to set them thinking. And it would have knocked them over if it hadn’t
been for a fellow from the Royal Air Corps. We’ll have to get him shot
down or out of the way by some other means.”

“I could send two of my shadow men,” his companion suggested.

“You mean those dacoit fellows who use silk ropes and choke a man?”
Munson asked.

“Indeed. They are as silent as shadows. There is never any struggle or
blood. Your man simply vanishes.” The rasp-voiced man chuckled softly.

“We’ll plan it when we get back,” Munson said.

The two men lapsed into silence and Stan lifted the lid to try to see
where they were going. He dropped it instantly. Two cars were directly
behind the coupé, their headlights playing on the compartment. Stan
wondered how he was going to get out of the car without being seen.

He thought about the dacoit idea, too. If Munson would go so far as
to have him assassinated, he would not hesitate to shoot on sight,
especially if he caught Stan away from camp.

The two in front resumed their conversation and Stan listened. It was
information he wanted and he was in a good spot to get it. Munson was
speaking.

“I wish the Japs had held off a little longer. This racket of selling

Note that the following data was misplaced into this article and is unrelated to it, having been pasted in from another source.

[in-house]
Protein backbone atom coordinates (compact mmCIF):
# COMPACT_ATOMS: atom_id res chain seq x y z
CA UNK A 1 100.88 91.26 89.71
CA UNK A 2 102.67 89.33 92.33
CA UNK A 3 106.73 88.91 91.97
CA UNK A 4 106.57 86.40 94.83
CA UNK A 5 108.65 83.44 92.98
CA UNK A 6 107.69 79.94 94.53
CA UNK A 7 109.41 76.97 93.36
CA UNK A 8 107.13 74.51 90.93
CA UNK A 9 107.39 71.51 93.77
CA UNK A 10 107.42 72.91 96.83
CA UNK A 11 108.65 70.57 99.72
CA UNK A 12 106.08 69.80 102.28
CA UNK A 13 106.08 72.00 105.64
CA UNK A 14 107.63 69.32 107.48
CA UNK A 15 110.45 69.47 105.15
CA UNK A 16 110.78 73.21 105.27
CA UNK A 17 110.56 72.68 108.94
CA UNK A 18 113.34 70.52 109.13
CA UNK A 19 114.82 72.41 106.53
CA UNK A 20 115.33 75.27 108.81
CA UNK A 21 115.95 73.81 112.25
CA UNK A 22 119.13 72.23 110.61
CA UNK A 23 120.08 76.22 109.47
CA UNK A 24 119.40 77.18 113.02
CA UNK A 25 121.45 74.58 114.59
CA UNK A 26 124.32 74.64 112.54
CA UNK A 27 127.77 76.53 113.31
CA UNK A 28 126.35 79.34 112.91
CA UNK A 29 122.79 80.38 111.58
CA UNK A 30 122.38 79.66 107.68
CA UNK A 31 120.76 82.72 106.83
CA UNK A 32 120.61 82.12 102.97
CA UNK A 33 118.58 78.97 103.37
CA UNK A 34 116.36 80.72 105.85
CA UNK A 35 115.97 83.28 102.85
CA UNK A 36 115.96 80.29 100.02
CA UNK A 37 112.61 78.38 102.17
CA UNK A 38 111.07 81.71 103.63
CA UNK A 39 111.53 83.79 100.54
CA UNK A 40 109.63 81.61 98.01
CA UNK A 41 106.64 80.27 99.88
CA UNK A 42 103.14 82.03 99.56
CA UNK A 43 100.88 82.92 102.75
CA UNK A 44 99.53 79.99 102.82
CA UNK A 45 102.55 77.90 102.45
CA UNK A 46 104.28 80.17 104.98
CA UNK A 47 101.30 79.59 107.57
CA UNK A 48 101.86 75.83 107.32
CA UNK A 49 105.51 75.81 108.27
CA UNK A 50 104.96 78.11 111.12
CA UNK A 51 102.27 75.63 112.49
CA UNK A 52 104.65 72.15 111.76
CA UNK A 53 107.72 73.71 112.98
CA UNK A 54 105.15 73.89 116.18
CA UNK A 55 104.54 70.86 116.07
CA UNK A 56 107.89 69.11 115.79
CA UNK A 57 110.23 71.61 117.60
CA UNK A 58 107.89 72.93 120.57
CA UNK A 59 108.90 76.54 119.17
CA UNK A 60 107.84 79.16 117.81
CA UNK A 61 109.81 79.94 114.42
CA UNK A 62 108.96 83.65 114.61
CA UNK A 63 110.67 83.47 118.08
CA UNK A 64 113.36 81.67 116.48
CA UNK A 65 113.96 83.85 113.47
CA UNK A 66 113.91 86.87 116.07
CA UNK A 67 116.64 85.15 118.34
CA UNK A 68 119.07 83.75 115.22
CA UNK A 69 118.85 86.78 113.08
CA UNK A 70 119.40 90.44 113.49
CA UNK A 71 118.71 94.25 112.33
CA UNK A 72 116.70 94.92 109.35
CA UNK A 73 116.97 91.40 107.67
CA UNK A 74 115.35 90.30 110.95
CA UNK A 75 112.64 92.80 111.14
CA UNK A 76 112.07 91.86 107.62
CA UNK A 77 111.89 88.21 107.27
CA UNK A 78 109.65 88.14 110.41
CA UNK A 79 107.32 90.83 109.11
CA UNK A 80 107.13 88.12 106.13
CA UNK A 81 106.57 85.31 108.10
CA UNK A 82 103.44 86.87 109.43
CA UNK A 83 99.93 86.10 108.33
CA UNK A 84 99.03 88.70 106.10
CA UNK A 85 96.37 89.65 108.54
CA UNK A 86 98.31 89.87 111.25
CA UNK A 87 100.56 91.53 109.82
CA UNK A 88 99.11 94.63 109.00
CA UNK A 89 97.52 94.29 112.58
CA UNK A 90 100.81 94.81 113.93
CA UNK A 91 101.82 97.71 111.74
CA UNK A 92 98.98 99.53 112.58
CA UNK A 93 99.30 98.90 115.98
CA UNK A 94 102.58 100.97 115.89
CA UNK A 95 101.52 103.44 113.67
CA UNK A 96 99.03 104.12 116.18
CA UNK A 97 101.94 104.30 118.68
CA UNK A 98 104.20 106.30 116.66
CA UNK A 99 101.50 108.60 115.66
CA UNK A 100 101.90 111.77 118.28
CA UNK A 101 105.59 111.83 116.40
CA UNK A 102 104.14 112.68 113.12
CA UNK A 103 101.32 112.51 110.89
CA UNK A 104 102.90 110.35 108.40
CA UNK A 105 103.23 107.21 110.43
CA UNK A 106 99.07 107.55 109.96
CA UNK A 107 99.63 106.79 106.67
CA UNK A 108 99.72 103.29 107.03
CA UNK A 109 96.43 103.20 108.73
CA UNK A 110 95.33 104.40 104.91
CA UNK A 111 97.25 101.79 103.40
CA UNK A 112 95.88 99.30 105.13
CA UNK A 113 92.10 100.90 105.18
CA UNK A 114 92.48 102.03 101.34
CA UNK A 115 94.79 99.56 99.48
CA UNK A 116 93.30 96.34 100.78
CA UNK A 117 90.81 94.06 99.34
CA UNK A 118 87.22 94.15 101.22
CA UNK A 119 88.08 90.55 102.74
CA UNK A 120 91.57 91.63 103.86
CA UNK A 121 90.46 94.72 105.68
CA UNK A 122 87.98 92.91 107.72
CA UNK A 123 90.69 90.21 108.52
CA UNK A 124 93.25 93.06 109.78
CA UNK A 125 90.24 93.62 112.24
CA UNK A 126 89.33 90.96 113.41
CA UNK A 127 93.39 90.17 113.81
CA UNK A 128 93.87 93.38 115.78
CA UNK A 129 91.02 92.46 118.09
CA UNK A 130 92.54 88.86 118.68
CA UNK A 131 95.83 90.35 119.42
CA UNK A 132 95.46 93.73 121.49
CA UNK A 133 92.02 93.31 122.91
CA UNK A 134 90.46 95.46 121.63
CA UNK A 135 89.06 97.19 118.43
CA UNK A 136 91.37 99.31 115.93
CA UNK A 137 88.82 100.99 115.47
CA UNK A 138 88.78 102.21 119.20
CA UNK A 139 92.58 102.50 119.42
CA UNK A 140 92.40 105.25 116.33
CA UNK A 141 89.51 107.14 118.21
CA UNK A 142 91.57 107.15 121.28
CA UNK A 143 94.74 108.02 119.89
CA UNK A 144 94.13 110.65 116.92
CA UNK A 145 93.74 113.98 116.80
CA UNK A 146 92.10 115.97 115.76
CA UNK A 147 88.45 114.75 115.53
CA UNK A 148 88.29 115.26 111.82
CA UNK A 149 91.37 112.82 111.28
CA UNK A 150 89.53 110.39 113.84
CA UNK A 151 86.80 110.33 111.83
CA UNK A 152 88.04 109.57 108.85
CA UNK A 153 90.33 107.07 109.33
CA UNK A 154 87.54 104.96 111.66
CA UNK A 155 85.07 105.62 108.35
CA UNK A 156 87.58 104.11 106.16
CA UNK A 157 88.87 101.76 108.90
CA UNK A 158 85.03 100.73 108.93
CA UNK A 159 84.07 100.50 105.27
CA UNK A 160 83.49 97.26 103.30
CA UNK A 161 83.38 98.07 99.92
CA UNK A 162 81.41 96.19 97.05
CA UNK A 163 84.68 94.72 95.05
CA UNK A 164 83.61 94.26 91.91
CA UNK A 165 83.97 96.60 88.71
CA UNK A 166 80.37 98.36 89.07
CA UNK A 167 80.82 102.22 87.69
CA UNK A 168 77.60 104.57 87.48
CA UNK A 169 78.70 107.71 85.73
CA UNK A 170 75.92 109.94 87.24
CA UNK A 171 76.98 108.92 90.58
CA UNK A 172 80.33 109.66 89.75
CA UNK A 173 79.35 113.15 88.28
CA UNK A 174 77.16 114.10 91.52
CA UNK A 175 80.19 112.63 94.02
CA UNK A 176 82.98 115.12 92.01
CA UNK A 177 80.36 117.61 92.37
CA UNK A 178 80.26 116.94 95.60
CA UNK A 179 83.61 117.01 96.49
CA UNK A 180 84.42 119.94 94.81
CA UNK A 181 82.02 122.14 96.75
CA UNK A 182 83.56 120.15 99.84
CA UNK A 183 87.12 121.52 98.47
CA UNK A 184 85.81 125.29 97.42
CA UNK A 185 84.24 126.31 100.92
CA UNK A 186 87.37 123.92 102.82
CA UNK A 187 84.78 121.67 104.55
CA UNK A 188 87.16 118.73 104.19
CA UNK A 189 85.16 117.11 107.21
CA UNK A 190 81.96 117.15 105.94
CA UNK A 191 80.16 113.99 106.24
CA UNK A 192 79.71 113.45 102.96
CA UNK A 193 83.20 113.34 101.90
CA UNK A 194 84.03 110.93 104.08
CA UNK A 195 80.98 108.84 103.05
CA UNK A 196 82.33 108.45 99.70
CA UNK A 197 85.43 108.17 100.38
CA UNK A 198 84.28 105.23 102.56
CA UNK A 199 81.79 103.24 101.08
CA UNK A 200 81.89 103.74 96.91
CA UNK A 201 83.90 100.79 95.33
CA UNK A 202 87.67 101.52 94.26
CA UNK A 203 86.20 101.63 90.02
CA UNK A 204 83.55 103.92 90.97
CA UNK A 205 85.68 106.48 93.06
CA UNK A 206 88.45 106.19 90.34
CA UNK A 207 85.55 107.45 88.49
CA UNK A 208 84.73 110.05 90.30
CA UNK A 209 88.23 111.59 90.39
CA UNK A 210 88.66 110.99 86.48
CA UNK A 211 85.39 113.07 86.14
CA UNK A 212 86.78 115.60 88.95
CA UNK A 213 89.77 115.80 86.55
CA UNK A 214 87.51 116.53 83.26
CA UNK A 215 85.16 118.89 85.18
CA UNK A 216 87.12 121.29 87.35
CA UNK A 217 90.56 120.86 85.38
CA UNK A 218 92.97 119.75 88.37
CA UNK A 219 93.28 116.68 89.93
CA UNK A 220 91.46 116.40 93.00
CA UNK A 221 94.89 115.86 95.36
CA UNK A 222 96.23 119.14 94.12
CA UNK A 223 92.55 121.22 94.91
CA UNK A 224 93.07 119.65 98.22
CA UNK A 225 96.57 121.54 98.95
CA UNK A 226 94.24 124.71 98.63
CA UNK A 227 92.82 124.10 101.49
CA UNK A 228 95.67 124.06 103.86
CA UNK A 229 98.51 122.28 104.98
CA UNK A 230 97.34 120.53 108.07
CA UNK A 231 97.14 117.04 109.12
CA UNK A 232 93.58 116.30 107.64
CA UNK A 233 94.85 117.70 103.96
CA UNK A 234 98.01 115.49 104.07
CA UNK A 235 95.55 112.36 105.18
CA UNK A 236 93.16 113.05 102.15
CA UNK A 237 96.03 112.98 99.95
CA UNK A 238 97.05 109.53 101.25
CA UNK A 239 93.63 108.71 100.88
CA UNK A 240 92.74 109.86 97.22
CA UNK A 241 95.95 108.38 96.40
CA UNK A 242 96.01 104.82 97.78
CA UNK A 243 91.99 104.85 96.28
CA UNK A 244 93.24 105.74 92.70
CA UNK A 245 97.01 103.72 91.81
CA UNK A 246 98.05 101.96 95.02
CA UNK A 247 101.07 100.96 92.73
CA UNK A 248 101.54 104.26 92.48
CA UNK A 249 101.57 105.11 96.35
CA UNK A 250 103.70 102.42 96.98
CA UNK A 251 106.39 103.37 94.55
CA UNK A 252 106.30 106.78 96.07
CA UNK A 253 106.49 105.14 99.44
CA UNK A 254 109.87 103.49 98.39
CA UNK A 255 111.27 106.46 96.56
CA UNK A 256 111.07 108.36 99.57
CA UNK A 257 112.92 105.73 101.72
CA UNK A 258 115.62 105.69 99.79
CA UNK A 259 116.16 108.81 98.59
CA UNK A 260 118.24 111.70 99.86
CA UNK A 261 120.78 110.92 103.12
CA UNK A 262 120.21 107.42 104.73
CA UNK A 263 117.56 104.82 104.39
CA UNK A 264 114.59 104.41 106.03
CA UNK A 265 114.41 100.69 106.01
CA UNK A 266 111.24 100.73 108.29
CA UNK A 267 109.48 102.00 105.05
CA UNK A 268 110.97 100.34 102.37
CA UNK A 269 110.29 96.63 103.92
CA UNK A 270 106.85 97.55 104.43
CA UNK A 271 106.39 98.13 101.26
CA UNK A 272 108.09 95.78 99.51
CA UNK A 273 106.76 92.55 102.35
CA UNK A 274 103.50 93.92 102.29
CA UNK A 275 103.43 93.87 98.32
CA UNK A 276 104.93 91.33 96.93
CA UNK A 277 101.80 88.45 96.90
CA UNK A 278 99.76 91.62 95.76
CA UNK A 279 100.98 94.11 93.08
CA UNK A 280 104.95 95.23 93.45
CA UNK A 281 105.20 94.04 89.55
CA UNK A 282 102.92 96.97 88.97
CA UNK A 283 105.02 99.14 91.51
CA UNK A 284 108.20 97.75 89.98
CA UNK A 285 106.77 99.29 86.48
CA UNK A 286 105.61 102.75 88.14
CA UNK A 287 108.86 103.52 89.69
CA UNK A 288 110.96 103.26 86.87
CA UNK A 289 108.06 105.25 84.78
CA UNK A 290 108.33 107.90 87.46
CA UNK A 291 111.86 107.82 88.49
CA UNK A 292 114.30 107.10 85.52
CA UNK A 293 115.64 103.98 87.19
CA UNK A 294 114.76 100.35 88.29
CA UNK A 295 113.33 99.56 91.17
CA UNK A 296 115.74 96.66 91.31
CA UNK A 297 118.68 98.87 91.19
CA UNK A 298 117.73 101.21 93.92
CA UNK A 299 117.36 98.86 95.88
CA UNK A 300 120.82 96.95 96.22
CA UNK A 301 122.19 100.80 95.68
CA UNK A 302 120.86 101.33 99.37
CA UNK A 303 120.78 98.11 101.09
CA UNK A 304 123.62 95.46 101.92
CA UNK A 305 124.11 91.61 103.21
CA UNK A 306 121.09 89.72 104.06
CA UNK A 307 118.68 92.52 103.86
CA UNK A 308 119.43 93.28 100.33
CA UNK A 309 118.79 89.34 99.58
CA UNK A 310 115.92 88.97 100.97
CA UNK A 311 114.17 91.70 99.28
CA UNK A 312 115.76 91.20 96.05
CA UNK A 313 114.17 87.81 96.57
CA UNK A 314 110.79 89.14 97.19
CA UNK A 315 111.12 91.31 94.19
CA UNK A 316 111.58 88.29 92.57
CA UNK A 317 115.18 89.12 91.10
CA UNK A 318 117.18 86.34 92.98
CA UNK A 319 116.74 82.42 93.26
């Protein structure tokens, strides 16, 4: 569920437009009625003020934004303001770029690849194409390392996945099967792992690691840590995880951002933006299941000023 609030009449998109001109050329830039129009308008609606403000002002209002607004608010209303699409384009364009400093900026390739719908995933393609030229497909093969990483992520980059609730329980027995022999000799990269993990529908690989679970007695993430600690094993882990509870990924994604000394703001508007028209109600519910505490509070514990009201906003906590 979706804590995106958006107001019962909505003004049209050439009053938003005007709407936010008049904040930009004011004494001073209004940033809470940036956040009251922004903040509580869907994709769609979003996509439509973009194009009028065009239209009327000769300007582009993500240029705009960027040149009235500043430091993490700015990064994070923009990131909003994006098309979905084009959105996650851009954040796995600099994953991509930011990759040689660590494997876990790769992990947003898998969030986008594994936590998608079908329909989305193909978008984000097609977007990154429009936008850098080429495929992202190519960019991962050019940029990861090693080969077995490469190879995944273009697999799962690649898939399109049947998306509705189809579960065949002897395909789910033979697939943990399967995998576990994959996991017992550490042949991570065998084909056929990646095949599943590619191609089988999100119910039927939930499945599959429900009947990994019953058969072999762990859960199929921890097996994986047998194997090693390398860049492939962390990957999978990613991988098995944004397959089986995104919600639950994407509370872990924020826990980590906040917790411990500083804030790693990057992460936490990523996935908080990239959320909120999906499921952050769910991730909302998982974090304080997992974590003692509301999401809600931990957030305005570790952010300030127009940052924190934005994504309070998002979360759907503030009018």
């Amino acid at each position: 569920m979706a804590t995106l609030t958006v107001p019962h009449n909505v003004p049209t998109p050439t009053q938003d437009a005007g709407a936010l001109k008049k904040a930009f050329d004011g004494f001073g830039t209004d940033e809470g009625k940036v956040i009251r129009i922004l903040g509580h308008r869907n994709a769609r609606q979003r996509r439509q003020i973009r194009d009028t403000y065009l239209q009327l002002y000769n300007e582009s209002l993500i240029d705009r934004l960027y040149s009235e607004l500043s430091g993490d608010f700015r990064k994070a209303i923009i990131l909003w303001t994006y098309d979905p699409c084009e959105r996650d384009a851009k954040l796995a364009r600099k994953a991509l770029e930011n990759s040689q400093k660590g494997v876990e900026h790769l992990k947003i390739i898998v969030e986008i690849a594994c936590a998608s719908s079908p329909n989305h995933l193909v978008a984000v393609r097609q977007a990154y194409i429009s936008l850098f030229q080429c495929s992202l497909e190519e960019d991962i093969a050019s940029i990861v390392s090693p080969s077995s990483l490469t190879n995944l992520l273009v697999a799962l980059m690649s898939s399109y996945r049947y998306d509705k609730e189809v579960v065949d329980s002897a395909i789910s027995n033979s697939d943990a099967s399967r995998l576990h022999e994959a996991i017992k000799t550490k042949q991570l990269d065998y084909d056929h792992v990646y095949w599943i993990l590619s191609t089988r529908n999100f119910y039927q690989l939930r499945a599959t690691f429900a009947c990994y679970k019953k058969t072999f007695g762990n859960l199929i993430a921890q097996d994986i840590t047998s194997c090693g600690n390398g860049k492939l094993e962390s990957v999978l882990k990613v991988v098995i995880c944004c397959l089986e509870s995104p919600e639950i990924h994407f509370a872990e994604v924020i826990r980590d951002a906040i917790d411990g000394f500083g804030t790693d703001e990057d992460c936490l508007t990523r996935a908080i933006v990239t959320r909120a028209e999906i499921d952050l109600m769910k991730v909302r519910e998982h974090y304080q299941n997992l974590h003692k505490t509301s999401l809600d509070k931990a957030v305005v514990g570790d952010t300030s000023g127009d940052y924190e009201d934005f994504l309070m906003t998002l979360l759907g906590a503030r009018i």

stolen cars is a good one. The Chinese are bending over backwards to
keep on the good side of your people. We could clean up a fortune in
time.”

“You will be paid a small fortune for breaking up the air group of
which you are a member,” the guttural voice answered. “They have to be
gotten out of the way. If they are not destroyed, they will make the
Chinese Air Force a dangerous weapon.” Again the soft chuckle followed.

Munson laughed. “Der Fuehrer expects to meet your leaders in India.
Then the whole world will be ready for us. We will divide it and finish
the United States.”

“As is right,” the man with the accent said. “We are the men of iron.
The Democracies are soft, they are women.” There was deep scorn in the
words.

“I don’t have all my plans made,” Munson went on. “But if my undercover
men can forge enough letters and papers to make that bunch of fliers
think they have been called home, I’ll get them on your boat and then